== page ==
ItemDissecting Literature with Noted Bilingual Sri Lankan Writer Daya Dissanayake( 2014-07-24) Daya Dissanayake ; Sharma, SunilDaya Dissanayake - three times winner of the State Literary Award, given by the Ministry of Cultural Affairs in Sri Lanka, and of the SAARC (South Asian Association of Regional Cooperation) Award 2013 - is a dissident who loves to demolish many beliefs incorporated through a colonial system into the native collective consciousness as the dominant ways of seeing the world. A writer of more than a dozen books of prose fiction and poetry, Daya has created a rightful place for himself in a highly competitive literary space largely determined by the western culture industry. In this e-mail interview conducted in March 2014, Daya gives a succinct exposition of his well-considered views on everything related to culture. His tone is marked by conciseness and an inner calmness that you can feel oozing out of the words in his responses, radiating a rare verbal clarity and tranquility, almost reminding one of a Zen master and their pithy remarks on complex issues of life. The first one to publish an e-novel and the first one to post it online for free access, Daya Dissanayake sets up precedents few peers will ever willingly follow.
ItemThey All Begin with an Idea: A Conversation with Andrea Goldsmith( 2014-07-24) Goldsmith, Andrea ; Dooley, Gillian MaryAndrea Goldsmith has published seven novels, most recently The Memory Trap (2013), and Reunion (2009). I had not met her before I visited her home in Clifton Hill, an inner suburb of Melbourne, to record this interview, but I had read her 2002 novel The Prosperous Thief with great admiration, and we had recently corresponded by email. She had written a very kind review of my 2003 publication of interviews with Iris Murdoch, From a Tiny Corner in the House of Fiction, so it seemed fitting that I interview her for Writers in Conversation. I sent her some questions a few weeks before we met, and these provided a loose framework for our discussion.
ItemIn Conversation with Professor Mohammad A. Quayum( 2014-07-24) Haque, Md Rezaul ; Mohammad QuayumProfessor Mohammad A. Quayum teaches in the Department of English Language and Literature at the International Islamic University Malaysia (IIUM). A gifted student of literature with an impressive academic record at universities both in Bangladesh and abroad, and a recipient of many awards and fellowships, Professor Quayum began his teaching career in 1979 by joining the Department of English at the University of Chittagong, Bangladesh. Moving on, he then joined the Department of English at the University of Dhaka, Bangladesh in 1992 and has since taught at a number of universities overseas. Professor Quayum chose to work on American Transcendentalism for his PhD at Flinders University in South Australia. Two of his books Saul Bellow and American Transcendentalism (2004) and Saul Bellow: The Man and His Work (2000) directly grew out of his doctoral research. Apart from American literature, Professor Quayum is also interested in postcolonial literatures, especially Malaysian and Singaporean literatures in English. He has authored and (co-)edited numerous important books dealing with many different aspects of Malaysian and Singaporean literatures written in English, and is considered one of the leading critical authorities on them. In recent times, Professor Quayum has turned his attention to translation and has already published translations of works by two of the pioneers of modern Bengali literature, namely Rabindranath Tagore and Rokeya Sakhawat Hossain. He also has to his credit about fifty scholarly articles published in top-ranking peer-reviewed journals. Professor Quayum is the Founding Editor of Asiatic: IIUM Journal of English Language and Literature and has been co-editor of World Literature Written in English for eight years.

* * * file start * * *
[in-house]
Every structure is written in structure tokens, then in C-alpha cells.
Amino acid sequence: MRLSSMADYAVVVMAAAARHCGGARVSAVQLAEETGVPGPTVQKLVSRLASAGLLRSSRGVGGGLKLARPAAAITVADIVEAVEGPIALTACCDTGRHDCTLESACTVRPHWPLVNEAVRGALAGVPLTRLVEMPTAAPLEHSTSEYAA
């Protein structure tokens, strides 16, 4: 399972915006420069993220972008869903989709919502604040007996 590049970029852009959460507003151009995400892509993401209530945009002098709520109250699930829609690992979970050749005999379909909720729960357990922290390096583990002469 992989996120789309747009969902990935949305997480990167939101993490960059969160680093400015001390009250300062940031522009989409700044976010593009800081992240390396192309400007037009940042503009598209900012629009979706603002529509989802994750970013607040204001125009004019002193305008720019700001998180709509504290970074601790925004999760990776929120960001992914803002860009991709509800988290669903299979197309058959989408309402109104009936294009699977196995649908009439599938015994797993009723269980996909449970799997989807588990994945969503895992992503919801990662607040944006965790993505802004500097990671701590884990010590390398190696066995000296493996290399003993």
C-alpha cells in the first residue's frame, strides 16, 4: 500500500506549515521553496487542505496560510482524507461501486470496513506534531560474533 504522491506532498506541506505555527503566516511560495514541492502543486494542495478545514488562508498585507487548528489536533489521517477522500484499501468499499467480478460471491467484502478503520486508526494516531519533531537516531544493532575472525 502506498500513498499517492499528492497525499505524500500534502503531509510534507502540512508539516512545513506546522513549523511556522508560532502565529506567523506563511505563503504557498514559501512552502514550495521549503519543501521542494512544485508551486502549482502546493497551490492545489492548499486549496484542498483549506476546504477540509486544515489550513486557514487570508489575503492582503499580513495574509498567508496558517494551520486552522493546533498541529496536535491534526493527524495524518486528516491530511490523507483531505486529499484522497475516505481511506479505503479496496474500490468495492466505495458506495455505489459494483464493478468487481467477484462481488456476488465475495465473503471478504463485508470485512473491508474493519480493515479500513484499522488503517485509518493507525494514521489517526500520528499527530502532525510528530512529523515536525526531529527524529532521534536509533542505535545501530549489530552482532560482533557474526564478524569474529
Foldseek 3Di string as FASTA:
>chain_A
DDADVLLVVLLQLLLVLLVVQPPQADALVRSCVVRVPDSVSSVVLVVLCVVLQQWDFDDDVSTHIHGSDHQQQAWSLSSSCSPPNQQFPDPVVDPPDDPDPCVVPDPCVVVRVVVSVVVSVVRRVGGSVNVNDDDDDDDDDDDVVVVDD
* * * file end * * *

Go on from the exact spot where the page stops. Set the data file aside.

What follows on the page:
ItemI, the dark woman, in the trajectory of your consciousness: Indian born British poet Usha Kishore in conversation with Sutapa Chaudhuri( 2014-07-24) Chaudhuri, Sutapa ; Usha KishoreIndian born Usha Kishore is an award winning British poet, writer and translator and a well-known voice in contemporary Indian Writing in English. Usha now lives on the Isle of Man, where she teaches English in a Secondary School. Usha's poetry is internationally published and anthologised by Macmillan, Hodder Wayland, Oxford University Press (UK) and Harper Collins India, among others. Her poetry has been part of international projects and features in the British Primary and Indian Middle School Syllabus. The winner of an Isle of Man Arts Council Award and a Culture Vannin (formerly Manx Heritage Foundation) Award, Usha's debut collection On Manannan's Isle was published in January 2014 by dpdotcom, UK.